Driving through Cedar City (and later the outskirts of St. George) was something of a culture shock after days of navigating extremely remote highways. Don was driving, so we took the opportunity to pull over and let me take over. (Remember, "poliphobia.")

This is Sara.

We interviewed her at length about how she got started, what she grows, how she sells, and other details of her business. She started growing and selling things as young as 14, and her business accomplishments are incredible. There's no other way to put this: she's a prodigy.

After the verbal interview, she showed us around.

Being so early in the season, many plants were still in the seedling stage.

Garlic is a popular item.

This young woman is a towering example of entrepreneurship. The interview we conducted is for a future article, so I won't reveal much more. Let's just stay Don and I came away deeply impressed with her accomplishments.

We left Cedar City late in the afternoon and made our way south on Hwy. 15 as far as Washington, a suburb of St. George. It was jarring to be back in the city. The only reason we headed for St. George is we thought we had to conduct some business there, which turned out not to be the case.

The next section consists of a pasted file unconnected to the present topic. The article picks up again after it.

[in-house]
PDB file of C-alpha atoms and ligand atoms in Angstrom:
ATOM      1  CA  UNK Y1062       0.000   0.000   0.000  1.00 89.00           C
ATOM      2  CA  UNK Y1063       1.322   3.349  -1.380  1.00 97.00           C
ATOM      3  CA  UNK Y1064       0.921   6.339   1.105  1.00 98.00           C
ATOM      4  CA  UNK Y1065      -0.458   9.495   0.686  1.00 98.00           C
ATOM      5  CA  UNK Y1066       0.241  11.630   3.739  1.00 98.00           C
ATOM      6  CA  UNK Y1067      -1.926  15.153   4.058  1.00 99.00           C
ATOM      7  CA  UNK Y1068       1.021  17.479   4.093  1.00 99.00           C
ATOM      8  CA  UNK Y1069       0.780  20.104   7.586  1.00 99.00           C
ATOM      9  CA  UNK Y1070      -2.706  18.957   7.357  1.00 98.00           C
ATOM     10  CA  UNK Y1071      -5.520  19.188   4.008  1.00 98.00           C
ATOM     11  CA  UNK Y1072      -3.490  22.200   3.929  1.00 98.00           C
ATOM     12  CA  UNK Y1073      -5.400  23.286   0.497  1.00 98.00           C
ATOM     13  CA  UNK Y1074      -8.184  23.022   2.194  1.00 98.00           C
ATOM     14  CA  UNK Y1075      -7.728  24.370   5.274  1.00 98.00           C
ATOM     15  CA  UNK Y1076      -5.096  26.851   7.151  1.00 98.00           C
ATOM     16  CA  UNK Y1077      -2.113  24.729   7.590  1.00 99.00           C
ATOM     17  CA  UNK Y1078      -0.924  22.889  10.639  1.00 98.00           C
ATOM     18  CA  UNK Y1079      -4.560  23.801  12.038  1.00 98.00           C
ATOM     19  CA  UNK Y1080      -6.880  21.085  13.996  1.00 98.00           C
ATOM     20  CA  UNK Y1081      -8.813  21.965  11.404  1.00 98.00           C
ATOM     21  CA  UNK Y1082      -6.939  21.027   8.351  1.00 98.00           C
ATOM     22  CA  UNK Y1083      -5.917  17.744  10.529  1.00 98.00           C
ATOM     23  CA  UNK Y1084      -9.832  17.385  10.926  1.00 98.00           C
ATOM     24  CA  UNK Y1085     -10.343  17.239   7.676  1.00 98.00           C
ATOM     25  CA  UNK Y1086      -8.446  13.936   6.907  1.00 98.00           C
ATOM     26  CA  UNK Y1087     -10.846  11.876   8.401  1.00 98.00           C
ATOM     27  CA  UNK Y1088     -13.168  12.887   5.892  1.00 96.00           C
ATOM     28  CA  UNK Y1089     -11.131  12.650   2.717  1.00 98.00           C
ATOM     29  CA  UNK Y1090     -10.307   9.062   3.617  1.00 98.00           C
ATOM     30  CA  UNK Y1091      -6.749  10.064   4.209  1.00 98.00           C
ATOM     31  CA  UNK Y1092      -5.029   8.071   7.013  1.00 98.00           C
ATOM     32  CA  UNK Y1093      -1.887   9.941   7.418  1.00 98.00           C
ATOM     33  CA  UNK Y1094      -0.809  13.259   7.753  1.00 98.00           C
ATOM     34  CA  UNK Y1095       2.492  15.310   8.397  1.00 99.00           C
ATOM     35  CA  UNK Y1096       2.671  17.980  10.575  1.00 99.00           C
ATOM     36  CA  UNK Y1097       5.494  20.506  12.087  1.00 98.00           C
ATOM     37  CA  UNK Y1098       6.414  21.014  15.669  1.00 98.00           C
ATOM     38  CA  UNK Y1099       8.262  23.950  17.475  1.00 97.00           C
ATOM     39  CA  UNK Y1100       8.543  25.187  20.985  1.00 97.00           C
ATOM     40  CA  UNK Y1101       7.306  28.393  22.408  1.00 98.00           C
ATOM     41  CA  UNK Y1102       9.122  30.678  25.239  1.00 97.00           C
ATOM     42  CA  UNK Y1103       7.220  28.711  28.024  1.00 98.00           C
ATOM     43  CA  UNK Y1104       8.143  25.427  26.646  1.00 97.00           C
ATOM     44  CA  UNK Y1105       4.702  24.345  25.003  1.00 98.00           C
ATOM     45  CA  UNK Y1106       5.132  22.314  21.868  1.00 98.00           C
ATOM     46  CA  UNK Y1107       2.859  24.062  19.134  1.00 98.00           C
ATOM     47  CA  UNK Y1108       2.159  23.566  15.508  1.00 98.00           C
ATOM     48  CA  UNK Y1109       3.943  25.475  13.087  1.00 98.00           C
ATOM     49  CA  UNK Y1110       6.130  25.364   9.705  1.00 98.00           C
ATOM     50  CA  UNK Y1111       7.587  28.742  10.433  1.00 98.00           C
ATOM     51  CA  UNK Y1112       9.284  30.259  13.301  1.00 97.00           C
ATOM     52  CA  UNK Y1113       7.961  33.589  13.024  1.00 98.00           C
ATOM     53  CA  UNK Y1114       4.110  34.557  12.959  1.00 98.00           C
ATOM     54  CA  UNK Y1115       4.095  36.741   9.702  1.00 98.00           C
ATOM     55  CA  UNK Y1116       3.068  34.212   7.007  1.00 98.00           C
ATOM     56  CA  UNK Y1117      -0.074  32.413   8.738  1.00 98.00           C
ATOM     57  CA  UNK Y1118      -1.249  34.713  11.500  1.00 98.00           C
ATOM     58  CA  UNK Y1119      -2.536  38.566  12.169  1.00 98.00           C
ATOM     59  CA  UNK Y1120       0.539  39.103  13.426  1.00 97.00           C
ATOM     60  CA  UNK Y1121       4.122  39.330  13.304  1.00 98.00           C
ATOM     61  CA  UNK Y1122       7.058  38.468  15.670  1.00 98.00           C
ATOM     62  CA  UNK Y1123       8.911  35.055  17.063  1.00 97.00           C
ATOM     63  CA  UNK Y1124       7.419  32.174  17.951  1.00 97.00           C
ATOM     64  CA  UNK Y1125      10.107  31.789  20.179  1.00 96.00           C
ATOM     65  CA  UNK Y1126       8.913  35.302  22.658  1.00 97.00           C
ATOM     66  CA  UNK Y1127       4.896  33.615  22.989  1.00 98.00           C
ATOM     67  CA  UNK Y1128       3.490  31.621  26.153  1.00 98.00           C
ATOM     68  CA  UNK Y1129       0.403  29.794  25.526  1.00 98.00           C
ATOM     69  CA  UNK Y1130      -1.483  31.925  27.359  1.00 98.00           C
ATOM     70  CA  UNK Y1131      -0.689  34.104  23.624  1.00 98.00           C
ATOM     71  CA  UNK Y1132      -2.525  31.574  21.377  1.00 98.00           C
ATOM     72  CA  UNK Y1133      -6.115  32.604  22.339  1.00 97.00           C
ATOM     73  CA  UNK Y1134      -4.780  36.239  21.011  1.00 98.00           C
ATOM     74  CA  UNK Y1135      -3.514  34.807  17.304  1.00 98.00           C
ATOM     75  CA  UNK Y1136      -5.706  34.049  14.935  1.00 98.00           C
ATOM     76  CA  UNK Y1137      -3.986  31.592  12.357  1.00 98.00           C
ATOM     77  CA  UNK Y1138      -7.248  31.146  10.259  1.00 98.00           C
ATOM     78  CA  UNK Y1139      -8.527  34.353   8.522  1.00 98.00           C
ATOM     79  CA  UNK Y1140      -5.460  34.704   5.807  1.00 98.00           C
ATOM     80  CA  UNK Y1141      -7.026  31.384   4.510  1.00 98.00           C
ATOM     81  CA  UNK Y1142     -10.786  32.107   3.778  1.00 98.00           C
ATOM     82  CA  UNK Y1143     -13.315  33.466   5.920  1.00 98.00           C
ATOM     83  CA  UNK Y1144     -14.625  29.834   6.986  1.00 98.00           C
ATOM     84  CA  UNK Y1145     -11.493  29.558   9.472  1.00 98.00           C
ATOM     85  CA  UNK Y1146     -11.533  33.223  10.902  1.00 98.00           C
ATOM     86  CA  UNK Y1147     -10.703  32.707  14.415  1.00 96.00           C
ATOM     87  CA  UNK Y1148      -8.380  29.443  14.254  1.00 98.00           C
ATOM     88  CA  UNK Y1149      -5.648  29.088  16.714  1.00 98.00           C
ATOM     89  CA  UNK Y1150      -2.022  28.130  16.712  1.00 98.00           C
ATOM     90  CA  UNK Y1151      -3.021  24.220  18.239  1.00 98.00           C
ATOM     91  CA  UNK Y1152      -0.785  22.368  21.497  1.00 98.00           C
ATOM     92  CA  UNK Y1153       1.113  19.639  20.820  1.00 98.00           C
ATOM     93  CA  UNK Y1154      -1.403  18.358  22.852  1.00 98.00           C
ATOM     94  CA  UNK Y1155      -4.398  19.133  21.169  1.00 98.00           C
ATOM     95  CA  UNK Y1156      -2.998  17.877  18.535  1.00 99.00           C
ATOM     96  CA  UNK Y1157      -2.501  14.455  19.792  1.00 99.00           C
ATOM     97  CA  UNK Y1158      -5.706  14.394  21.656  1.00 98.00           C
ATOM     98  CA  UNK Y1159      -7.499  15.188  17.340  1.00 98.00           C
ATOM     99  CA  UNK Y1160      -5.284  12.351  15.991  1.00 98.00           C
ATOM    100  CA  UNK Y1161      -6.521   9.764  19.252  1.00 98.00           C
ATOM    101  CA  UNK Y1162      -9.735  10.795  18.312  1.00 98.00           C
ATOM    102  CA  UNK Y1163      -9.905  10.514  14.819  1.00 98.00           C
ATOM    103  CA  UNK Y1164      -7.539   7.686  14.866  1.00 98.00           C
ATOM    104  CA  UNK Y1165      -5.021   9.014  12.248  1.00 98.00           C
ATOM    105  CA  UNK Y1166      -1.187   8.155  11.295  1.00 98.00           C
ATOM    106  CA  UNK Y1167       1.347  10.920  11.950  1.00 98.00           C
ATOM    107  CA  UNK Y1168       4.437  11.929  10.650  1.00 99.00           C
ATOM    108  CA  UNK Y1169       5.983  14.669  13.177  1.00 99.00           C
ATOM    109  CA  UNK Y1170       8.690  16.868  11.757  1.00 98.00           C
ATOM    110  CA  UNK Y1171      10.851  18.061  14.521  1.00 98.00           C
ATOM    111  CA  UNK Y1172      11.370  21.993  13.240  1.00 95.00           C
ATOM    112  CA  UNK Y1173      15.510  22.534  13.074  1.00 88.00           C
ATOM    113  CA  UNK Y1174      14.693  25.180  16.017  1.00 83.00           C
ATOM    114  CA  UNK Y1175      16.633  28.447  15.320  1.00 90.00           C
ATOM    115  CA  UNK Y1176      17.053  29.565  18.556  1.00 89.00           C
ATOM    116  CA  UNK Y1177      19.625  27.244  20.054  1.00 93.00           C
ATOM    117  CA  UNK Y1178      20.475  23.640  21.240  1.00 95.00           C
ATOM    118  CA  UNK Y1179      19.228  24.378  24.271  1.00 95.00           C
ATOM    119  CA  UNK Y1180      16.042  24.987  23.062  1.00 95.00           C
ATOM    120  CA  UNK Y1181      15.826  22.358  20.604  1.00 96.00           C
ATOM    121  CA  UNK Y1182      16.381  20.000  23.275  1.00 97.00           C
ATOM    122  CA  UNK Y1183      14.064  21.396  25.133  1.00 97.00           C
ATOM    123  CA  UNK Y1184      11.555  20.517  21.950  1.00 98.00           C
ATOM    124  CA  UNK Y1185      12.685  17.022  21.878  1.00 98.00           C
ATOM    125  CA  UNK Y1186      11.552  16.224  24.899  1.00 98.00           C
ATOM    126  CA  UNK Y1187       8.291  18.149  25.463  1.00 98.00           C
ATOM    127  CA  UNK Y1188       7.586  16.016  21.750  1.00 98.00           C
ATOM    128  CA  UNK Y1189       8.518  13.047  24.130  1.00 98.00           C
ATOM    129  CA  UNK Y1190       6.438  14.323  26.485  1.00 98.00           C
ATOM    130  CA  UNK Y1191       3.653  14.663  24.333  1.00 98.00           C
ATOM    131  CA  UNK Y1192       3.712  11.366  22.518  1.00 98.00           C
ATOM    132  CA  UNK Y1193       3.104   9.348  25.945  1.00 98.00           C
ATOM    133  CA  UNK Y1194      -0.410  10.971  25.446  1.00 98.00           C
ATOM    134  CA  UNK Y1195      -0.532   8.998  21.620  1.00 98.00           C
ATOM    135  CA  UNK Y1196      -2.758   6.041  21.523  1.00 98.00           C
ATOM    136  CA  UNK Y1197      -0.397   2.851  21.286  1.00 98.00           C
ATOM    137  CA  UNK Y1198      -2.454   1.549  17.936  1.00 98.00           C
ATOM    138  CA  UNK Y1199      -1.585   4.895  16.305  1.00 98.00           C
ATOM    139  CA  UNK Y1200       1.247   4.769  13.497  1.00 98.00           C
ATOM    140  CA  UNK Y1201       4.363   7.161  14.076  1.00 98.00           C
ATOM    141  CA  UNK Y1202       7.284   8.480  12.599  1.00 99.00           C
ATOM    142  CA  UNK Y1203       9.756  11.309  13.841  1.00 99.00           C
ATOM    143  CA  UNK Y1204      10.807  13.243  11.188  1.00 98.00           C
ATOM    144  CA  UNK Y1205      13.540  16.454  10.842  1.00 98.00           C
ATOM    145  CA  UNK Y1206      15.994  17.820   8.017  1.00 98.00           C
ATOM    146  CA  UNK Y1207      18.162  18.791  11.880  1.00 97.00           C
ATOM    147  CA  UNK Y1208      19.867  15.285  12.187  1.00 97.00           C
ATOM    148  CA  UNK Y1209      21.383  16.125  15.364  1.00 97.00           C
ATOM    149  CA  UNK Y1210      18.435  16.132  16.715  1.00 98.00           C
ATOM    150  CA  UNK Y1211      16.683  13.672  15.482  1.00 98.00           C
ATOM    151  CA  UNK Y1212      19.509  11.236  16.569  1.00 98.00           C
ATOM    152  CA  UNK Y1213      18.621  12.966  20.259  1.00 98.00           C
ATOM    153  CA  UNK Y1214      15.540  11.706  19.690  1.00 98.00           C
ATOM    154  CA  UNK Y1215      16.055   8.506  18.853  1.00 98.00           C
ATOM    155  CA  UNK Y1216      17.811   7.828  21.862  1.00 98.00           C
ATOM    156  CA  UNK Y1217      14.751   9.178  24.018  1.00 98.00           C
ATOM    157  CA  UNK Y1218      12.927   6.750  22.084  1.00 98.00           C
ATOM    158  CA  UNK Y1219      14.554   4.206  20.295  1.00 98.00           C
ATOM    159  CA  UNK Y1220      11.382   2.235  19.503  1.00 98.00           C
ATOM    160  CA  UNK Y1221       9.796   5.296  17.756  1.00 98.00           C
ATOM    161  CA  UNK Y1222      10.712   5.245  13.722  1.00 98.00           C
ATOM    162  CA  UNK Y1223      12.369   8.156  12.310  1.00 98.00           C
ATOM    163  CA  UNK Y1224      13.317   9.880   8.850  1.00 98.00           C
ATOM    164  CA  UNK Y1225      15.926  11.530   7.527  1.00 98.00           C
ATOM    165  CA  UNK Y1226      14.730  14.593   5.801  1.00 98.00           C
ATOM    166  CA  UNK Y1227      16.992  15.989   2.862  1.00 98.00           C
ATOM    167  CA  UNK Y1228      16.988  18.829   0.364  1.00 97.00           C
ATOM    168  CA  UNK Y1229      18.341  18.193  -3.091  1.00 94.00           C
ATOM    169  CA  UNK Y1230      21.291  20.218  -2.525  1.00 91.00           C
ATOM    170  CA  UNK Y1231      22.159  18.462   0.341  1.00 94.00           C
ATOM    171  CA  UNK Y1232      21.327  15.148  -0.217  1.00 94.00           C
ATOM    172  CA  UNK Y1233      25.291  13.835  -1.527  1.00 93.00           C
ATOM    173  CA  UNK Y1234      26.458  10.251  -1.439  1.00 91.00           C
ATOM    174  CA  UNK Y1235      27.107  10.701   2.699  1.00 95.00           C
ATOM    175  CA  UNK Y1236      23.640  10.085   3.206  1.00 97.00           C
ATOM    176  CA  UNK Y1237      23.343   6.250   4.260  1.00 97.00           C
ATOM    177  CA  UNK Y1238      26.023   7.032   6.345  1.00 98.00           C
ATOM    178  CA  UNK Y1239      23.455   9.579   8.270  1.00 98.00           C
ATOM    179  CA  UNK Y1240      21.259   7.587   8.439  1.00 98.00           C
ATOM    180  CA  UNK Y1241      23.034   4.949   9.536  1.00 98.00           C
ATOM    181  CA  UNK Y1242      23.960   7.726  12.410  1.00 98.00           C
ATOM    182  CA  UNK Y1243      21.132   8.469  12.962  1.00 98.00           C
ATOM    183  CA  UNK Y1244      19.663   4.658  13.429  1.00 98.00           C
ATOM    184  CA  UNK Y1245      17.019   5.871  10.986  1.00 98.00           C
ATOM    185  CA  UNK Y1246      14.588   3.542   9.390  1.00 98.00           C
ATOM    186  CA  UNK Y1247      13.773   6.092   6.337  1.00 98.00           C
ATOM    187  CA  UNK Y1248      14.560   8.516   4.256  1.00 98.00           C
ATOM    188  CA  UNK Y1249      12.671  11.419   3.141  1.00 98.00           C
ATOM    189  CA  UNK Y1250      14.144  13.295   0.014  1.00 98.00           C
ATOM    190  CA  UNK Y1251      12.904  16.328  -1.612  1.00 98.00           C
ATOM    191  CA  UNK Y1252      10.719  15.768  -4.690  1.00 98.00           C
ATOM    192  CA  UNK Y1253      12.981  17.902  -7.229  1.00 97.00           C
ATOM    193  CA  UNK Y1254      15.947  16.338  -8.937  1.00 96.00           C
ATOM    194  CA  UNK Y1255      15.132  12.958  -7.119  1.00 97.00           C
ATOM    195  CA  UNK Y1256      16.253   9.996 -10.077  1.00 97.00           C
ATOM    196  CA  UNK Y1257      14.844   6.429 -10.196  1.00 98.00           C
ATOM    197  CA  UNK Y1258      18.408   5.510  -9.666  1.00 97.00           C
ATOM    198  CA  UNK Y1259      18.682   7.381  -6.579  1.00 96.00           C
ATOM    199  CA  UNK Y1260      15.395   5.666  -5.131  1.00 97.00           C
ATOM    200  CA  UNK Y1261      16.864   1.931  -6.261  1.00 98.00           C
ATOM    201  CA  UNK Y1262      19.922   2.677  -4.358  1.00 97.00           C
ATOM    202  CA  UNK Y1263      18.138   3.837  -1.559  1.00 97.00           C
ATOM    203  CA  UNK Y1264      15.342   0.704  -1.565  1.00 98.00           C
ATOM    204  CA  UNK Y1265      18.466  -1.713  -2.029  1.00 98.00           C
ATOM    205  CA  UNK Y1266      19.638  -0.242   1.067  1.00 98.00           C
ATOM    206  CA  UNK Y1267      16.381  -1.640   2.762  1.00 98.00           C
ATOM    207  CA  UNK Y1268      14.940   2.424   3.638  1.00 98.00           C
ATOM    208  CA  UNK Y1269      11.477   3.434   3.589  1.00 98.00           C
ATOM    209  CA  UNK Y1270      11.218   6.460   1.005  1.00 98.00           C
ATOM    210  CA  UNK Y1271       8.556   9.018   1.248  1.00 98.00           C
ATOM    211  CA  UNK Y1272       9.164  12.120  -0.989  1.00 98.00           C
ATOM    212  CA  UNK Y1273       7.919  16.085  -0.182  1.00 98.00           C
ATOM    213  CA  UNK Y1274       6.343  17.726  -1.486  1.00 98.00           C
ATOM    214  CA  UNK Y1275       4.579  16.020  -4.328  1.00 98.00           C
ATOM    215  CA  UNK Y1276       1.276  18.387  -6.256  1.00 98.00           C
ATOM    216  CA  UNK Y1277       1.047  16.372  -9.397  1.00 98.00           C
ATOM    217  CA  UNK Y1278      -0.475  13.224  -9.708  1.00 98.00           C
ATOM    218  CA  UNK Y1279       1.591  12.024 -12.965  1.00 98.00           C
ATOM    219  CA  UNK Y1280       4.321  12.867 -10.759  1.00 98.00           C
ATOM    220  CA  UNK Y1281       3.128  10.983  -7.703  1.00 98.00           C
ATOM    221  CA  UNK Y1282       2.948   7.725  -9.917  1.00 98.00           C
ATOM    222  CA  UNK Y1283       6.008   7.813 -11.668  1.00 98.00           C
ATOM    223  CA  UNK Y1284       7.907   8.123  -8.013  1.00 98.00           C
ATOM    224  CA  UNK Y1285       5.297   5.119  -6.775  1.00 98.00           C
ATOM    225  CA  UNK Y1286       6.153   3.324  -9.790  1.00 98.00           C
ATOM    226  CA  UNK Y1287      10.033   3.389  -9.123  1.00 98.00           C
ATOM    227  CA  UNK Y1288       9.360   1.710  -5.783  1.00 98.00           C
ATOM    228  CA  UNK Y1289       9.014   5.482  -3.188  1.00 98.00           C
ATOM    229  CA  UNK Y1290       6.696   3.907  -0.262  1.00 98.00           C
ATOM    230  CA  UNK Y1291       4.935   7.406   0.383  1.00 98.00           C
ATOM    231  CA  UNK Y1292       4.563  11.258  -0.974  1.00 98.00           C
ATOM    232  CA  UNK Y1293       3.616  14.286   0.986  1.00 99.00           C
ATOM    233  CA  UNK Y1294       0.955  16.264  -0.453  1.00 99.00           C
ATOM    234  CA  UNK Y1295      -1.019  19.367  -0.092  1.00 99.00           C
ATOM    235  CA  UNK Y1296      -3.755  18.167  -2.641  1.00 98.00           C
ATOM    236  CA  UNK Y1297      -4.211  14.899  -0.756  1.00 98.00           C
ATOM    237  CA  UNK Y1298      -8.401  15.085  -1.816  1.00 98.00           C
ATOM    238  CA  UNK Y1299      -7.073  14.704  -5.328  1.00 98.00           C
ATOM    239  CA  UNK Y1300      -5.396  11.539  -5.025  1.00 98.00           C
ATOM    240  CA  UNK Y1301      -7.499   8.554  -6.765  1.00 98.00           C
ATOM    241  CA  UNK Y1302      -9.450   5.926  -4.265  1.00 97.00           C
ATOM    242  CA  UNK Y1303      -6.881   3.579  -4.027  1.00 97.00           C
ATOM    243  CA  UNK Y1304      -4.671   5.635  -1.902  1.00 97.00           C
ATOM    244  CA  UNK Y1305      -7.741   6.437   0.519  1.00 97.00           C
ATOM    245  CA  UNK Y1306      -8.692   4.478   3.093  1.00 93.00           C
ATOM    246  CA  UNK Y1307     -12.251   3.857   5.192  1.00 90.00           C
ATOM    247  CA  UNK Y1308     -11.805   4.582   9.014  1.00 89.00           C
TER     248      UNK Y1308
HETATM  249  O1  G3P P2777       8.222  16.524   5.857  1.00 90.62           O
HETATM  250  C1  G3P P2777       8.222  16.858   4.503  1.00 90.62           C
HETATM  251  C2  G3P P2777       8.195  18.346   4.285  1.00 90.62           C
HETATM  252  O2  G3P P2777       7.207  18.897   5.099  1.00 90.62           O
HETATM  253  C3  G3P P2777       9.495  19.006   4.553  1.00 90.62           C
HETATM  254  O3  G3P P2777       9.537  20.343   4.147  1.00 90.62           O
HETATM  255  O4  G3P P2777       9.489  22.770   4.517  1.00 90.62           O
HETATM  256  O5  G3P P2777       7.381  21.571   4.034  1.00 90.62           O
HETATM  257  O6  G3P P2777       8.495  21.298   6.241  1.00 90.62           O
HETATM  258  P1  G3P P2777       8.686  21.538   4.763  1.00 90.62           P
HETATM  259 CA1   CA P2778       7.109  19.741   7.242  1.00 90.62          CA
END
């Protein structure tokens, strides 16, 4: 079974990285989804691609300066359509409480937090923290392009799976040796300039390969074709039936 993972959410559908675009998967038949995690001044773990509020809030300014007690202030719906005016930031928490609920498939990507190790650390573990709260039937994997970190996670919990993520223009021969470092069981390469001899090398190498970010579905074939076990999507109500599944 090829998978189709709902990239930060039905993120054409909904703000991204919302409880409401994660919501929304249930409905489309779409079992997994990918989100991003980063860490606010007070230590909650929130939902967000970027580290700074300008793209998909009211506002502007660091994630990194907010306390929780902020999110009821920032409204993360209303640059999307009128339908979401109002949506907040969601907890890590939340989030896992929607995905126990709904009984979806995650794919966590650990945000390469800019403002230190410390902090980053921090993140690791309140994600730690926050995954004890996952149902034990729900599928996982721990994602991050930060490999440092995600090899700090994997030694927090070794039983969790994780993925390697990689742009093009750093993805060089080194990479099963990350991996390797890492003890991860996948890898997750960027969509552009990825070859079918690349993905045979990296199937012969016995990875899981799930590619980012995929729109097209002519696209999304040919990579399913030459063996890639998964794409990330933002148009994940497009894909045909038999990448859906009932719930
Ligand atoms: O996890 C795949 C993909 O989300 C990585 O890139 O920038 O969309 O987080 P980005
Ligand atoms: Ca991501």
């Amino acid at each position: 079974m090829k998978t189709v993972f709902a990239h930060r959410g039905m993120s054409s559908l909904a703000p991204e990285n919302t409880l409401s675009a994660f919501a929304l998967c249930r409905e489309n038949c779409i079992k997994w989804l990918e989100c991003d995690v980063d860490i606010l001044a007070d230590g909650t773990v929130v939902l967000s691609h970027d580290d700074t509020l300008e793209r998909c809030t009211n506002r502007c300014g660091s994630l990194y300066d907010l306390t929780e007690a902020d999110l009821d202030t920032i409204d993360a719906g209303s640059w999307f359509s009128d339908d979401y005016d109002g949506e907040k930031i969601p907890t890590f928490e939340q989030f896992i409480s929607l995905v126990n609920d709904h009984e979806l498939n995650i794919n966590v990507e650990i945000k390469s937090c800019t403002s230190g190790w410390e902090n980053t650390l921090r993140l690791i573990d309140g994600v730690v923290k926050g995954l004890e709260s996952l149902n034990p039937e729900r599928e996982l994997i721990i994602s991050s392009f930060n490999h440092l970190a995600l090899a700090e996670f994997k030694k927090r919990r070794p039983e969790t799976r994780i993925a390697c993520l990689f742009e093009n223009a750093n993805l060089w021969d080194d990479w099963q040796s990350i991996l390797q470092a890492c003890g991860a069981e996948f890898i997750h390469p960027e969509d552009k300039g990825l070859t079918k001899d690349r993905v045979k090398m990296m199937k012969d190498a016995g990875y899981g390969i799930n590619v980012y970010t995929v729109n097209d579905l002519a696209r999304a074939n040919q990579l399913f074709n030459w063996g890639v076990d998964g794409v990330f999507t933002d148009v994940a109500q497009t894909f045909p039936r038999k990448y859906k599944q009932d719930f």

At any rate, we holed up in a very nice (and extremely expensive) hotel room for the night.

Our room overlooked an RV resort. It was fun to watch people come and go from this facility.

As nice as our room was, however, the hallway had the ugliest carpeting I think I've ever seen.

However the hotel personnel were charming. We met a young woman named Lauryn working the breakfast room who was studying music education in college and had an opera-quality singing voice. As someone whose singing voice – ahem – isn't the greatest, I admire those with musical talent.

We left the city and looked forward to our next adventure: Zion National Park.


  1. Enjoyed all of your pictures of Day 4 of travel until
    the Carpet picture ! It really is ugly !

  2. Ugly carpet? Yes. Easy to clean but not worry about stains? Also, yes. Smart.

  3. Your ugly carpet photo looks like it came from a Hampton Inn.

    For some reason whenever I am on a road trip I always have a big bag of pretzels, open and at the ready. It must be the thin ones so there’s a high ratio of salt to the shape/thickness of the pretzel. Perhaps the pretzel munching is to tamp down the “poliphobia” when encountering larger cities. Whatever you do don’t try this with Milk Duds, unless you want a surefire way to remove any dental crowns.

  4. The folks at Red Acre were a driving force behind revamping Utah's raw milk laws several years ago. They rock.

    The various fundamentalist Mormon sects can be a bit reclusive and suspicious of new folks coming through. If you're just passing through anyway, it's probably best to just pass through and be on your way. Some communities get a fair number of rubber-necking and are understandably sick of it.

  5. At first I thought you were going to say that the carpeting was being torn up for Renovation, that pattern was probably chosen so stains don't show up, yuk, but the room looked very nice.